The San Jose City Council voted 9-1 on Tuesday on a piece of draft legislation to prohibit foreign-influenced corporations from making political contributions to any city elections in San Jose.
According to the passed draft proposal, the new campaign finance law would not allow corporations with one percent or more ownership by a single foreign national or 5% or more ownership by multiple foreign nationals from making political expenditures in city elections. While the proposal on Tuesday was only a policy memorandum on final draft ordinance language, its passage was seen as a major indicator that the San Jose City Council would pass the ordinance in the coming weeks.
Under the proposed law, most S&P 500 members would not be able to make contributions or spend money on city candidates through means such as political action committees. In San Jose, this would effectively block out Silicon Valley heavyweights such as Alphabet (Google), Apple, and Meta (Facebook).
If enacted, San Jose would join cities such as Seattle and St. Petersburg, Florida who have passed similar ordinances in the past few years. Seattle, which passed their ordinance in 2020, made their restrictions after companies in the city started giving up to seven-figure sums to local candidates, such as a Seattle City Council candidate who received $1 million alone from Amazon through PAC contributions. By moving up their ordinance, San Jose lawmakers hope to stop similar contributions from being given there and sop foreign-influence in city campaigns. In addition to San Jose, state-level bills are currently under consideration in the California and New York legislatures, with Congress also currently considering such a bill.
Council members maintained on Tuesday that the draft proposal was passed to maintain election integrity and to keep lawmakers accountable to taxpayers and not corporations.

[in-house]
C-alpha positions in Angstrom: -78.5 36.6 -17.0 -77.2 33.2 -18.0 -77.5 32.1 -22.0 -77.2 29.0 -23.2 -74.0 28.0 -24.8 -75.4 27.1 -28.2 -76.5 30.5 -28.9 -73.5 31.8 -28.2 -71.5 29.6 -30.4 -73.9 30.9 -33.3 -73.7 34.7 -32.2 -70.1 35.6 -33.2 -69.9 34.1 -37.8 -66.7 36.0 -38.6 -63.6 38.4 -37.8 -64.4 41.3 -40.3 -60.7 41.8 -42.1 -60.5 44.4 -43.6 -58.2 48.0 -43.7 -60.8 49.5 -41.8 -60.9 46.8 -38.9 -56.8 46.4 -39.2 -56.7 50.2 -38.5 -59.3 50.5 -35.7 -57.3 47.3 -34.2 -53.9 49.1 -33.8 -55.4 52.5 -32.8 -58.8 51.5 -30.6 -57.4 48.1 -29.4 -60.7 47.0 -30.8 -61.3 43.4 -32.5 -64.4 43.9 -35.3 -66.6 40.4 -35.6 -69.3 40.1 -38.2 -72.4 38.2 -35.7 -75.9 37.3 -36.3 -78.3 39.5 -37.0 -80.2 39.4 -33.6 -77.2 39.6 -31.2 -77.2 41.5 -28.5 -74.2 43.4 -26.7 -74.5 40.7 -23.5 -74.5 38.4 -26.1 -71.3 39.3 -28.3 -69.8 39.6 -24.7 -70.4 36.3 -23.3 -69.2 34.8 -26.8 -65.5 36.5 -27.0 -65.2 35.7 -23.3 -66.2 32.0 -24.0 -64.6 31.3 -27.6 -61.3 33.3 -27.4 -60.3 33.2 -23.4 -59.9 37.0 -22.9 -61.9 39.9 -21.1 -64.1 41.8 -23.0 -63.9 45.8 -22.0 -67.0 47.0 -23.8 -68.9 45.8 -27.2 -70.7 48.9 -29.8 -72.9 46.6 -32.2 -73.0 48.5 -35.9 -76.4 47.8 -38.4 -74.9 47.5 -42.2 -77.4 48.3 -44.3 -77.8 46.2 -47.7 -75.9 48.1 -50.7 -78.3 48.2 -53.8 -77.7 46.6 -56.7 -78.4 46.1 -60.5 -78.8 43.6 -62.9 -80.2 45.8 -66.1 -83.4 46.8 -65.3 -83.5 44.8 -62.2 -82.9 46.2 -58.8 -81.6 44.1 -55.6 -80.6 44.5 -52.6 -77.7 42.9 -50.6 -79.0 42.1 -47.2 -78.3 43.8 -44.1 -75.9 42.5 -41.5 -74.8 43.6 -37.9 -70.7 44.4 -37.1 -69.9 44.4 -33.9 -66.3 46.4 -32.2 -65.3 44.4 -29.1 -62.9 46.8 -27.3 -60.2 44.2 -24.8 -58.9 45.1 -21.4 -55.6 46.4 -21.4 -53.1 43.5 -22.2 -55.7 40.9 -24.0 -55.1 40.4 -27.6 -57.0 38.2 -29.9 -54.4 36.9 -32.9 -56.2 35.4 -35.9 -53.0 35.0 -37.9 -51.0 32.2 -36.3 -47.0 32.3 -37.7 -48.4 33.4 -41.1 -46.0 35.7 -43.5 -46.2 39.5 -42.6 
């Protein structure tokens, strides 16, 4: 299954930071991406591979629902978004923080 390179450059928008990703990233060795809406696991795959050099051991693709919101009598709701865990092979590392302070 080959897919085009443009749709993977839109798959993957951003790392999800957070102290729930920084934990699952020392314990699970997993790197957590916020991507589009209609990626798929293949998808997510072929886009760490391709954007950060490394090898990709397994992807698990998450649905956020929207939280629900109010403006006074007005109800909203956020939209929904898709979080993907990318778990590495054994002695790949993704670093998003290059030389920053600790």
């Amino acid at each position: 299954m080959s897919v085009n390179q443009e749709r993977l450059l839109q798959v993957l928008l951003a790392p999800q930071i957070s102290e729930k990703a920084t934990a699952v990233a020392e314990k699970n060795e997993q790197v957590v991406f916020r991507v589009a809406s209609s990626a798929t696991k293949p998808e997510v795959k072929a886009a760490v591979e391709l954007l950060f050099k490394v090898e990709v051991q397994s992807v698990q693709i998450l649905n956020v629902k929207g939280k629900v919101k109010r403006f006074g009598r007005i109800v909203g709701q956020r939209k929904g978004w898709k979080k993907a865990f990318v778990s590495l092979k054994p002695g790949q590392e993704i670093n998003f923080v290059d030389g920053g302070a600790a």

“In my mind, election integrity and where the money flows from and how it flows into the city elections and such, that to me is at the very core of our democracy,” Councilman Sergio Jimenez said on Tuesday.
Outside organizations, such as the Center for American Progress think tank and Free Speech for People, also agreed.
“The proposed law is an important tool in protecting San Jose’s elections as foreign investors in 2019 owned 40 percent of U.S. corporation’s equity compared to four percent in 1986,” said Center for American Progress senior fellow Michael Sozan on Tuesday. “This is a common sense recommended ordinance that would strengthen the right of San Jose’s residents to determine the political and economic future of their city, it would build public trust and it would help ensure lawmakers are accountable to voters instead of foreign-influenced corporations.”
President of Free Speech For People John Bonifaz added, “The San Jose City Council’s passage of this model bill marks a major victory for our democracy. Across the country, legislators are working to advance this critical reform to address the threat of foreign corporate money in our elections and to defend our democracy. We congratulate San Jose for leading the way in addressing this threat and in protecting its elections.”
Concern over draft language by many city lawmakers
Despite the passage on Tuesday, many San Jose lawmakers expressed concern over the proposed ordinance, as it could allow picking and choosing which foreign influence is allowed in elections. It also could cause numerous lawsuits to be filed against the city due to the broad barring of corporate political donations.
“We have real issues like homelessness, trash on our streets, lack of enough police officers, especially in traffic enforcement as many know I have a real problem with,” said Councilwoman Dev Davis on Tuesday, the sole council member to vote against the ordinance. “I just think we should not be passing questionable and questionably constitutional issues like frankly the gun ordinance or this proposed action.”
Mayor Sam Liccardo also shared his concern on Tuesday over the ordinance only adding to the number of high-cost lawsuits facing the city already this year, including one concerning a recently passed ordinance required firearm insurance for all city gunowners.
“My concern is that we’re passing a law that would essentially create a blanket preclusion and that’s a great opportunity for some litigant to come after us and run us around with a lot of litigation,” noted Mayor Liccardo.
The ordinance is expected to go in front of the San Jose City Council in the coming weeks.
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